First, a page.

Can you sanitize the inside of your nose to prevent COVID? Nope, FDA says.

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Can you sanitize the inside of your nose to prevent COVID? Nope, FDA says.

More than four years after SARS-CoV-2 made its global debut, the US Food and Drug Administration is still working to clear out the bogus and unproven products that flooded the market, claiming to prevent, treat, and cure COVID-19.

The latest example is an alcohol-based sanitizer meant to be smeared inside the nostrils. According to its maker, the rub can protect you from becoming infected with SARS-CoV-2 and other nasty germs, like MRSA, and that protection lasts up to 12 hours after each swabbing. That all sounds great, but according to the FDA, none of it is proven. In a warning letter released Tuesday, the agency determined the sanitizer, called Nozin, is an unapproved new drug and misbranded.

While ethyl alcohol is used in common topical antiseptics, like hand sanitizers, the FDA does not generally consider it safe for inside the nostrils—and the agency is unaware of any high-quality clinical data showing the Nozin is safe, let alone effective. The FDA also noted that, for general over-the-counter topical antiseptics, calling out specific pathogens it can fight off—like SARS-CoV-2 and MRSA—is not allowed under agency rules without further FDA review. Making claims about protection duration is also not allowed.

The FDA’s warning letter is nothing to sneeze at; the letter threatens seizure and injunction for failing to adequately respond.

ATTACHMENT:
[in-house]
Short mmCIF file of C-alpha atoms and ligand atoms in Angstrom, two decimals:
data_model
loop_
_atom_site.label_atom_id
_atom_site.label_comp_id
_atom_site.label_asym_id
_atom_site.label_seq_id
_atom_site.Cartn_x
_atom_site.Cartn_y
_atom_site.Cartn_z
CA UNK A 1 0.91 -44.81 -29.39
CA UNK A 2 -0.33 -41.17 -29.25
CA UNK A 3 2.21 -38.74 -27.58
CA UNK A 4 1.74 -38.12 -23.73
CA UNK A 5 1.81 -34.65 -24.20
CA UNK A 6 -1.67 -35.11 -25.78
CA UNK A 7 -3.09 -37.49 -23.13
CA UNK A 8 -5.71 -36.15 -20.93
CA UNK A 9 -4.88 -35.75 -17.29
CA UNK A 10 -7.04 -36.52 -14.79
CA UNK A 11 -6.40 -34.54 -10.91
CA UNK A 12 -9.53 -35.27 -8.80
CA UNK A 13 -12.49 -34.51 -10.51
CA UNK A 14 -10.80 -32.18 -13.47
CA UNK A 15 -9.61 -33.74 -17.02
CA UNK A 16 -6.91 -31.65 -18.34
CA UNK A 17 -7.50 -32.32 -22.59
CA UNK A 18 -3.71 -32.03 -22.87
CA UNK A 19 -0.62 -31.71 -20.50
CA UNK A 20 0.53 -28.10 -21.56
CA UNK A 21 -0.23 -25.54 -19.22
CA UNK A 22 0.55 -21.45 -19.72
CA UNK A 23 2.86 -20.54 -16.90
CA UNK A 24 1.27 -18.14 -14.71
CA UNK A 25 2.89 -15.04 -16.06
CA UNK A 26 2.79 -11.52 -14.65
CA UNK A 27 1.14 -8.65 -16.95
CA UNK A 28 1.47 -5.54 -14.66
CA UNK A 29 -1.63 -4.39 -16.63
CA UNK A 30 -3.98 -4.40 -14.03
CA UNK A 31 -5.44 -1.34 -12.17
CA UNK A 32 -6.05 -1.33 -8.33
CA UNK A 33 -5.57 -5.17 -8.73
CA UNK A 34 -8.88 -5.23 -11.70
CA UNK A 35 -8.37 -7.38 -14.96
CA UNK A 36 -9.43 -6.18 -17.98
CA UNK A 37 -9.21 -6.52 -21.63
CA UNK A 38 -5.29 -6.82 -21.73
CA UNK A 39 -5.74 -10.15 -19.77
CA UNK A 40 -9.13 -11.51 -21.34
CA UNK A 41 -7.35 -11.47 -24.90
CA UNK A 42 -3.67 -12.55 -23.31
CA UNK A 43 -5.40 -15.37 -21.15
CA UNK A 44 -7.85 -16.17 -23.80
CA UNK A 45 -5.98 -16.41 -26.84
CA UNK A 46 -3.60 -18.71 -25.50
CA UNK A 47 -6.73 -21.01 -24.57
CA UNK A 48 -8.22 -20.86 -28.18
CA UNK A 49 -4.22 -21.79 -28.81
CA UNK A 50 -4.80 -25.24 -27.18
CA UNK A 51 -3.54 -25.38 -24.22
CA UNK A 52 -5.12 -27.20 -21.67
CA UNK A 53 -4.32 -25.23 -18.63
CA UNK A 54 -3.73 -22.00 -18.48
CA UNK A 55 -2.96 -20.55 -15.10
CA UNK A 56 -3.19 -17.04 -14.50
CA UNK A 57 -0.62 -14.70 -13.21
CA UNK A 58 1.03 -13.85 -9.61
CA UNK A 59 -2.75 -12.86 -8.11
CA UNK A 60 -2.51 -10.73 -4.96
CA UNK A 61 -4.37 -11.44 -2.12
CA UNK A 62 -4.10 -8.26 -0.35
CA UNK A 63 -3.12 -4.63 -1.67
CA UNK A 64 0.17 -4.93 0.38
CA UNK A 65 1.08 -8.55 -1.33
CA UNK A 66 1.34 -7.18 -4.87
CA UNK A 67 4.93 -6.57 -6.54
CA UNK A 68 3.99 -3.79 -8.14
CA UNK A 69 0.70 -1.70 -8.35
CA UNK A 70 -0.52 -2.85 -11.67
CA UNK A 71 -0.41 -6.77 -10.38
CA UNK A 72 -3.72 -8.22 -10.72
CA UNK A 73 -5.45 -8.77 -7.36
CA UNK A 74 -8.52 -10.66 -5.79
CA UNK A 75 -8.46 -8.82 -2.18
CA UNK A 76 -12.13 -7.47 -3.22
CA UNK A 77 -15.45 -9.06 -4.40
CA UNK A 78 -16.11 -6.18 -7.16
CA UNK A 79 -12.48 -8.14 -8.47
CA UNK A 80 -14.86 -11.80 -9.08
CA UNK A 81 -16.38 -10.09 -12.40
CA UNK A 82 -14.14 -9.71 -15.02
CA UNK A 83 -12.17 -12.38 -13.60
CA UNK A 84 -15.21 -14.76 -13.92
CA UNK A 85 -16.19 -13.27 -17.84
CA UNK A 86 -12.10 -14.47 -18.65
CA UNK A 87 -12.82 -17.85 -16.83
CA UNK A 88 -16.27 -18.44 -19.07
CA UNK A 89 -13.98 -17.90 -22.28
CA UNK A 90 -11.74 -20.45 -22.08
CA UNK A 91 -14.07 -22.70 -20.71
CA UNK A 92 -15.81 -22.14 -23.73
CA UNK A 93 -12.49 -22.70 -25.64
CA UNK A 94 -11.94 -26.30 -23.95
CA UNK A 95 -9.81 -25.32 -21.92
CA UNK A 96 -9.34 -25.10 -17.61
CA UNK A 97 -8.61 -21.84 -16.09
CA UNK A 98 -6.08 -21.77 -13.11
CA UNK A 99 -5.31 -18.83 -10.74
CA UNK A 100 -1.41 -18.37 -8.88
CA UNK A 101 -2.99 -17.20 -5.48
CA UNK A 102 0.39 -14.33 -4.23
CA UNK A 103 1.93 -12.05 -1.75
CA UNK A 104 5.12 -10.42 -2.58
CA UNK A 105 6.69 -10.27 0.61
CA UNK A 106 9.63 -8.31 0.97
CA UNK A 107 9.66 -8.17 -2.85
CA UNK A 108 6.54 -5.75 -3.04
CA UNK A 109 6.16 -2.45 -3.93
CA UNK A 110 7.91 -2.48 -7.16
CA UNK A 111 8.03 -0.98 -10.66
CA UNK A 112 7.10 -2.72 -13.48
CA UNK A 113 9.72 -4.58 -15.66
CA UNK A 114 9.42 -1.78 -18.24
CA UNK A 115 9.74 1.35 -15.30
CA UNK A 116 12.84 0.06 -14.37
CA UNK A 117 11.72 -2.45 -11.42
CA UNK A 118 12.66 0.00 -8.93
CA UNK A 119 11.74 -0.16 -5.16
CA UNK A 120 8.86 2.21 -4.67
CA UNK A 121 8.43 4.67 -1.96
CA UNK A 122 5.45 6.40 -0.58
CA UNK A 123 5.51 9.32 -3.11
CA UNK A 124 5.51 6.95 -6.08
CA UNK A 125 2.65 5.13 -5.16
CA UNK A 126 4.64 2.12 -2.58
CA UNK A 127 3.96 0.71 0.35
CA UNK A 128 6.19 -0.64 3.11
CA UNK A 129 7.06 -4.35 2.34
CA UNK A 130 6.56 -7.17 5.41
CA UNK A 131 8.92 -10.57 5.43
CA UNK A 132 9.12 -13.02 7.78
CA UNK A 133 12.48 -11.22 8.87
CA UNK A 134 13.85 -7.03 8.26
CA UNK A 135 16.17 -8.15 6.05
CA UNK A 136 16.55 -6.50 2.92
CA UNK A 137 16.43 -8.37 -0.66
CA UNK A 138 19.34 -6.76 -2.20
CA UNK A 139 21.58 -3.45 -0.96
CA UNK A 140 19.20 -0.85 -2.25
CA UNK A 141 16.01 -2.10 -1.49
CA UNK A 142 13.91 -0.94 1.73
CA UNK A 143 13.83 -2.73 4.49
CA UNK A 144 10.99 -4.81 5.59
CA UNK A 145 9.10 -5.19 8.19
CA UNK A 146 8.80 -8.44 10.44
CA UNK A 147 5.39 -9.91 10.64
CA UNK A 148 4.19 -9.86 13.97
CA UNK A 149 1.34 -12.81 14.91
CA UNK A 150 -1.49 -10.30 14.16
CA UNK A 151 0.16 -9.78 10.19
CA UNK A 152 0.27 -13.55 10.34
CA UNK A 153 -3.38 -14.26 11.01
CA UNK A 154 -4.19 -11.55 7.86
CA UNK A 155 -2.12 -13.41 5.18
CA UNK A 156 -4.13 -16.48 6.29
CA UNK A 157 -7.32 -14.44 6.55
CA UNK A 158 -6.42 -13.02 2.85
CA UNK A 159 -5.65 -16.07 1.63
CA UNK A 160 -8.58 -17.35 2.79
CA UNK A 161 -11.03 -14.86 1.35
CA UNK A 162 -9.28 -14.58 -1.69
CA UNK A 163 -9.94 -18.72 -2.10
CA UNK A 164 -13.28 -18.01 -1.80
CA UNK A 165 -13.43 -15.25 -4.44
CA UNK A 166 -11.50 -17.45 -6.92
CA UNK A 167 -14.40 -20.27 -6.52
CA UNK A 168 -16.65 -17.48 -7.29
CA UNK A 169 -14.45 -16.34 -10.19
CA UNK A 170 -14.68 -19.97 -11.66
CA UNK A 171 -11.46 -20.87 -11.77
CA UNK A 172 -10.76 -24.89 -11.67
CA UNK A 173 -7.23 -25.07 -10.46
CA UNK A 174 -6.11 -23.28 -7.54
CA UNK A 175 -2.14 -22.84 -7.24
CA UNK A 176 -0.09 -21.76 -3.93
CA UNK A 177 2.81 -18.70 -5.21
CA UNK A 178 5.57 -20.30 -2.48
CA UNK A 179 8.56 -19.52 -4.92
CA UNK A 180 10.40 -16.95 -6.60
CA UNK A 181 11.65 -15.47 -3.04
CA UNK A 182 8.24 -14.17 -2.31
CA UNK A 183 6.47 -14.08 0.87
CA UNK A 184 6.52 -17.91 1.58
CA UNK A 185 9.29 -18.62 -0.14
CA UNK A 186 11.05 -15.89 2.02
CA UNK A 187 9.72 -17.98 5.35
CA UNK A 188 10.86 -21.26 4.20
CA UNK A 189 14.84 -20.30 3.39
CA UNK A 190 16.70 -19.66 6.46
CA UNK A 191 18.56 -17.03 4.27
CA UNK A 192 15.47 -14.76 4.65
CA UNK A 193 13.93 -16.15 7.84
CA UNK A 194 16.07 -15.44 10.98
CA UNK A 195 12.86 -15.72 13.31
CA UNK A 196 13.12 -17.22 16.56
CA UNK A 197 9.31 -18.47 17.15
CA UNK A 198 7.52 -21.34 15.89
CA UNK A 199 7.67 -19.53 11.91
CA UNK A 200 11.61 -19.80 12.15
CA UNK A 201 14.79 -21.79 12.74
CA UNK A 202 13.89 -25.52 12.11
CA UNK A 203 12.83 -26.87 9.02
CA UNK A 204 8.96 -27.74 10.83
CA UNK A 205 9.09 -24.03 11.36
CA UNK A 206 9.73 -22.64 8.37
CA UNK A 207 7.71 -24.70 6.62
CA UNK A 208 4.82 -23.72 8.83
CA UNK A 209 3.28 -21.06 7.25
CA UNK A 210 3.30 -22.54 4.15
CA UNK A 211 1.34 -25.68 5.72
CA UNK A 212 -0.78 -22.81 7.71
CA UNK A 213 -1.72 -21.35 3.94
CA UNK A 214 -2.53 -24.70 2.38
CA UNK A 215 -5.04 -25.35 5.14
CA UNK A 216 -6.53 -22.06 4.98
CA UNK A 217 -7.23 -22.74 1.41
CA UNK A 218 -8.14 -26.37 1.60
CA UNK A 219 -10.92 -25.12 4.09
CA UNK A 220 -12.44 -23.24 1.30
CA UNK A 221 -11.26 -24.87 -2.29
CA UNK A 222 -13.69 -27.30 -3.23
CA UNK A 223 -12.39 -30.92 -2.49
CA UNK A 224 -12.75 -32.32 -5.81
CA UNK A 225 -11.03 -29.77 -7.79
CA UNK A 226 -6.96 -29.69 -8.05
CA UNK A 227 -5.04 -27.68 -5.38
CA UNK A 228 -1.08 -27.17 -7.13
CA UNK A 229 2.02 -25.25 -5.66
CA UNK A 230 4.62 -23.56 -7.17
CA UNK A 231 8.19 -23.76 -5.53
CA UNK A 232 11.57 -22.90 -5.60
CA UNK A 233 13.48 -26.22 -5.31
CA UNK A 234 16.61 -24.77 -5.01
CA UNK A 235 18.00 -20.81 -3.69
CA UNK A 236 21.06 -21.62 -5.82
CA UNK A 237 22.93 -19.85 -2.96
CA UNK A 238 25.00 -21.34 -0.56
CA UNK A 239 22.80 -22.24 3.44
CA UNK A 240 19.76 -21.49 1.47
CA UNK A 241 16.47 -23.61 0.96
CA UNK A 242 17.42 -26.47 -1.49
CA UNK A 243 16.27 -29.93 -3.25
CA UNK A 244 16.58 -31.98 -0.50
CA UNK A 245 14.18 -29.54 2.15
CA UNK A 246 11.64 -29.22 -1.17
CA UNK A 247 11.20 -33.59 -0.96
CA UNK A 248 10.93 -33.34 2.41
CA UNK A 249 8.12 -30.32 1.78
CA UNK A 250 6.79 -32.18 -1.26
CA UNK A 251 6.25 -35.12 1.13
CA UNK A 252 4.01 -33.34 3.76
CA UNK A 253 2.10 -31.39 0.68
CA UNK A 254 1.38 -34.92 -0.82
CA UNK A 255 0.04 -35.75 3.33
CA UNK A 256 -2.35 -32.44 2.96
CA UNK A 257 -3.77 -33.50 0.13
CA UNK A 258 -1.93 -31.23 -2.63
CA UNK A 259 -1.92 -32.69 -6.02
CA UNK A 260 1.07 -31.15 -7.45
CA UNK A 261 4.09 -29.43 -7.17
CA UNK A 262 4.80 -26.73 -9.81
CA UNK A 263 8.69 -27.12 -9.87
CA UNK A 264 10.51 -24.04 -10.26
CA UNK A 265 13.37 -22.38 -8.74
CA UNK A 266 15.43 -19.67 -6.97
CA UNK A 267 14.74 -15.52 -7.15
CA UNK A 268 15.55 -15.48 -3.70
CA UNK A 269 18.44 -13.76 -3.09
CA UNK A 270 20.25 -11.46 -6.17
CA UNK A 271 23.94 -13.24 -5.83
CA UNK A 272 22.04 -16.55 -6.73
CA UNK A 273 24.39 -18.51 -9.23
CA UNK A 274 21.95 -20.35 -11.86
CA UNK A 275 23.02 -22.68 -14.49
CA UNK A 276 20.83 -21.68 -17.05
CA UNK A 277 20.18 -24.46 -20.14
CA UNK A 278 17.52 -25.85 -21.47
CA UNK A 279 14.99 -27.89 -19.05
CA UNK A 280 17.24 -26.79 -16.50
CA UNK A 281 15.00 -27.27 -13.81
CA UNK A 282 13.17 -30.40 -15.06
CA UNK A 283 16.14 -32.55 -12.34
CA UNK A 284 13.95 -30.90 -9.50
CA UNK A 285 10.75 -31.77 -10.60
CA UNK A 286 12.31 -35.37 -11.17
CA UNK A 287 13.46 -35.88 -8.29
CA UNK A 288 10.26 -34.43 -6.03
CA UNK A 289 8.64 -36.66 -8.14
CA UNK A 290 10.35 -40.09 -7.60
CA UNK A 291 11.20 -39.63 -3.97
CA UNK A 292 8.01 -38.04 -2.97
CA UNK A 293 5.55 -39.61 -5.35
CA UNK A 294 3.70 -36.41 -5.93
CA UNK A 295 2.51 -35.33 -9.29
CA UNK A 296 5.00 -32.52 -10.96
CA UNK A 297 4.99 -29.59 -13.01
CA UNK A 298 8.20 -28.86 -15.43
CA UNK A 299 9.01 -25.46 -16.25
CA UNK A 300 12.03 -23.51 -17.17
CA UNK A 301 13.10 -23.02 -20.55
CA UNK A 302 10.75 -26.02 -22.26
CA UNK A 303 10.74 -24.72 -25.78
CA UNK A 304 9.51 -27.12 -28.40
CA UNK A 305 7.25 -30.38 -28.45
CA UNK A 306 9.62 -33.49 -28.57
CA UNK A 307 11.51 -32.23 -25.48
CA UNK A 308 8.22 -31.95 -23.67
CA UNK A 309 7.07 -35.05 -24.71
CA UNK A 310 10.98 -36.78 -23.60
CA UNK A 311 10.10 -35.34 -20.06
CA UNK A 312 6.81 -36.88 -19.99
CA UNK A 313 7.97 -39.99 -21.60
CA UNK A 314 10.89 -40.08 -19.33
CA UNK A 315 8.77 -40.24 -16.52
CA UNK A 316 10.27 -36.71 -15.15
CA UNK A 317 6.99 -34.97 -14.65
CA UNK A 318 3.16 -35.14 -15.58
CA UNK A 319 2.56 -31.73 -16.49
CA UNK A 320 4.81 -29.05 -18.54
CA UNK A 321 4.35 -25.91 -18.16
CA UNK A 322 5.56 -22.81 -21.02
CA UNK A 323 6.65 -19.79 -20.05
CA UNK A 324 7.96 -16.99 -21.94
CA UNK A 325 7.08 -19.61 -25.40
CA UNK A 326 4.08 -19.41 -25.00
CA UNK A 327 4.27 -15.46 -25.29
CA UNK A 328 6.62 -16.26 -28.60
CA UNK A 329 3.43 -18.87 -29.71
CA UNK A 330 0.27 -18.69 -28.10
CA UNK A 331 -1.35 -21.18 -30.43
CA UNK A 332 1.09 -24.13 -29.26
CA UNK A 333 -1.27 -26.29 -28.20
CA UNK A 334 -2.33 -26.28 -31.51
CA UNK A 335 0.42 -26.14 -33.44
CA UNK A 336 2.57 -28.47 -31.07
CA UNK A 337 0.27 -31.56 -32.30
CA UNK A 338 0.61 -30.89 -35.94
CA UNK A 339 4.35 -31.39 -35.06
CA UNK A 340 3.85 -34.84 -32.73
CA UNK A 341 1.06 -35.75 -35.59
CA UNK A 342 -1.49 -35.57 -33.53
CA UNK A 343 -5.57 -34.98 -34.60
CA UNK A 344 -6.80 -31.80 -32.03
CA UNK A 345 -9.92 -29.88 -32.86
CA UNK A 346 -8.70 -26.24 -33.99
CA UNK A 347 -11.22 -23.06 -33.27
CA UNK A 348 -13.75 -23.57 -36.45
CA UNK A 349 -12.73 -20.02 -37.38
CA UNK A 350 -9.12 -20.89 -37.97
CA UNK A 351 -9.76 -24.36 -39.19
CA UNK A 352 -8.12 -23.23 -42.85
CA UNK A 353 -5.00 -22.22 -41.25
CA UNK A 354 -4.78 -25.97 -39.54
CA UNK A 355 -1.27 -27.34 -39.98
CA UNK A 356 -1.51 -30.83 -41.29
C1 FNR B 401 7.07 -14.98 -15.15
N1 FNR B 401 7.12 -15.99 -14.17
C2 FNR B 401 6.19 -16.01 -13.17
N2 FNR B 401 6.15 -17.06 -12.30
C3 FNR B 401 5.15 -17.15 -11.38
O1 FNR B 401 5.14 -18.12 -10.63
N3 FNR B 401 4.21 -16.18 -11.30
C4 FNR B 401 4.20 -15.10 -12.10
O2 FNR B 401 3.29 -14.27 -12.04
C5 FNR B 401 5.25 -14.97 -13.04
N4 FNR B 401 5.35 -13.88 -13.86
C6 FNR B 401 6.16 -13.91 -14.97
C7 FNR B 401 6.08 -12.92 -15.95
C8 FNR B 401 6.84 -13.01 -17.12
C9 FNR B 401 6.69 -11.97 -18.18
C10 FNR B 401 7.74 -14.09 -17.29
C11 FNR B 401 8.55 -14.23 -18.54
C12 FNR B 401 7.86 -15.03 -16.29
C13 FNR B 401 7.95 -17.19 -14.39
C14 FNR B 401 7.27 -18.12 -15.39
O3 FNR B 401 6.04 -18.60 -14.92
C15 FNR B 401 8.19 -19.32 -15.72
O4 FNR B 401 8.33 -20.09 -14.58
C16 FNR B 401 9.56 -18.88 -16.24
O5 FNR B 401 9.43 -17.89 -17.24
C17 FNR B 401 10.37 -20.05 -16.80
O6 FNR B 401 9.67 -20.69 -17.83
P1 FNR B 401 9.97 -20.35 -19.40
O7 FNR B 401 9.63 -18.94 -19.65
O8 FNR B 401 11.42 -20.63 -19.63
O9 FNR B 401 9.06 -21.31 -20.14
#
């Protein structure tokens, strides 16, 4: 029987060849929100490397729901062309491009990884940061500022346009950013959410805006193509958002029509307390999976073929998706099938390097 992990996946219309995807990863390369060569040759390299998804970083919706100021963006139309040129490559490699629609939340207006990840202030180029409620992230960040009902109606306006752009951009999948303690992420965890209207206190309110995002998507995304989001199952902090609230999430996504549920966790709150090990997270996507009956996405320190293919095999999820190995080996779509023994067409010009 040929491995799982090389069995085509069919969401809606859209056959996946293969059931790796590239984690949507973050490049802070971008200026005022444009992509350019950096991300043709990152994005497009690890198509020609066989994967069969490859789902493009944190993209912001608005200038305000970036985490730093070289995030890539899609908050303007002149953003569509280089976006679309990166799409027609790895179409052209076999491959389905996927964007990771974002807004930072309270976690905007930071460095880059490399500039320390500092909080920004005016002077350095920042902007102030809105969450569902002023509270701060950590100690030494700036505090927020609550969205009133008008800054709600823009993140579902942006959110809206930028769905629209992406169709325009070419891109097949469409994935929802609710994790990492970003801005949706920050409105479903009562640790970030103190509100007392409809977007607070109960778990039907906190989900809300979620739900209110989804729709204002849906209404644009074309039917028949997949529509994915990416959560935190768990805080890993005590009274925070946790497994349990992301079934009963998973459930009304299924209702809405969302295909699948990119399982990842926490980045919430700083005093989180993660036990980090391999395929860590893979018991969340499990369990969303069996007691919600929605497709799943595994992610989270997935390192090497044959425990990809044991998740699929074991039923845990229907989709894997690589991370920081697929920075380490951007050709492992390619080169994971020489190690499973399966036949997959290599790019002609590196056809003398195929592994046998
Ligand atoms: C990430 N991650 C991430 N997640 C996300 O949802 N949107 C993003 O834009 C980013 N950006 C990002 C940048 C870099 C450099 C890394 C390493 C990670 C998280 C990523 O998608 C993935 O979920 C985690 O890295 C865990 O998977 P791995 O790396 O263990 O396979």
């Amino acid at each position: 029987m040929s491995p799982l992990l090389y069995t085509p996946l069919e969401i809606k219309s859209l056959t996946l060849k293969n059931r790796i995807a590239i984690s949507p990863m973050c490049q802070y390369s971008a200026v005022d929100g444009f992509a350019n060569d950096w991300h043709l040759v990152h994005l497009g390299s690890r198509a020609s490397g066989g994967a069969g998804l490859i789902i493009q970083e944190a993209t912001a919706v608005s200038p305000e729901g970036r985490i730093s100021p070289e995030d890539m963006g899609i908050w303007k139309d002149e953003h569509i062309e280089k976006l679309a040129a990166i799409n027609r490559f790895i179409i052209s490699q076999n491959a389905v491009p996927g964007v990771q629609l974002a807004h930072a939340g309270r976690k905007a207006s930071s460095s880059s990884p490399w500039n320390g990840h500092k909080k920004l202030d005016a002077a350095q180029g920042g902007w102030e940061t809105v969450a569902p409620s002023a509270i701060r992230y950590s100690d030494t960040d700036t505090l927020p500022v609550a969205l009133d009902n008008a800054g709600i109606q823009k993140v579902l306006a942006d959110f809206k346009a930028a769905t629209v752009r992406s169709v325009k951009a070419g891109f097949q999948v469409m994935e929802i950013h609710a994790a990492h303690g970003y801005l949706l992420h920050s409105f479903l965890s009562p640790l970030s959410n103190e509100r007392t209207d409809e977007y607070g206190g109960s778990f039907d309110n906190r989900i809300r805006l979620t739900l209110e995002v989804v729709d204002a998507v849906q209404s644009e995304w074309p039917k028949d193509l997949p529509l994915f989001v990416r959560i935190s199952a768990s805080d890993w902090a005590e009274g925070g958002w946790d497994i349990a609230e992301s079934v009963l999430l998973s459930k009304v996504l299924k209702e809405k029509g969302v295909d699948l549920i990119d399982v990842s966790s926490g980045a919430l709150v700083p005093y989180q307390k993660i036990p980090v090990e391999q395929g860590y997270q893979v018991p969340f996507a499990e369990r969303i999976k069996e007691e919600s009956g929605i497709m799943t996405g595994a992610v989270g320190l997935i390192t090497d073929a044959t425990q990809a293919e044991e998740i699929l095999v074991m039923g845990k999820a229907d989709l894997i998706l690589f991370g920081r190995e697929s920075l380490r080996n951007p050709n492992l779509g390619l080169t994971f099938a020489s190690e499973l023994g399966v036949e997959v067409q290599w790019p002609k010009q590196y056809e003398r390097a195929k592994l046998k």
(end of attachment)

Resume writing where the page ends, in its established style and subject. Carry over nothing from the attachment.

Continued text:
Nozin’s maker, Maryland-based Global Life Technologies Corp., did not immediately respond to a request for comment from Ars. On its website, the company touts its product’s effectiveness with a link to a published study from 2014, indicating that use of Nozin lowered the colonization levels of S. aureus and other bacteria in the noses of 20 healthy health care workers. The study did not address protection from infection or carriage of any viruses. The company also lists unpublished studies indicating that the product can kill bacteria in laboratory conditions, does not irritate skin, and lowered bacterial growth in the noses of 30 people over a 12-hour period.

This is far from the first dubious, nasal-based COVID product the FDA has called out. There was the Corona-cure nasal spray of 2020, and the Halodine and the NanoBio Protect nasal antiseptics of 2021. That year, the Federal Trade Commission sued a company called Xlear over allegedly false claims that its nasal spray can prevent and treat COVID-19. At least two more nasal spray makers received FDA warning letters in 2022.

To date, the FDA has not approved any nasal sprays to prevent or treat COVID-19, and the scant data on their efficacy remains inconclusive. But there are still plenty of such products for sale online. Most, like Nozin, claim to work by killing bacteria and viruses directly. One product, a nitric oxide nasal spray called Sanotize, is currently in a Phase III clinical trial to test whether it can prevent SARS-CoV-2 infections. Others claim to work by coating the nasal passage with the gelling agent iota-carrageenan to provide a barrier to viral entry. A pilot clinical trial of 400 health care workers in Argentina published in 2021 found that the use of an iota-carrageenan nasal spray led to a 4 percent absolute risk reduction in SARS-CoV-2 infection.

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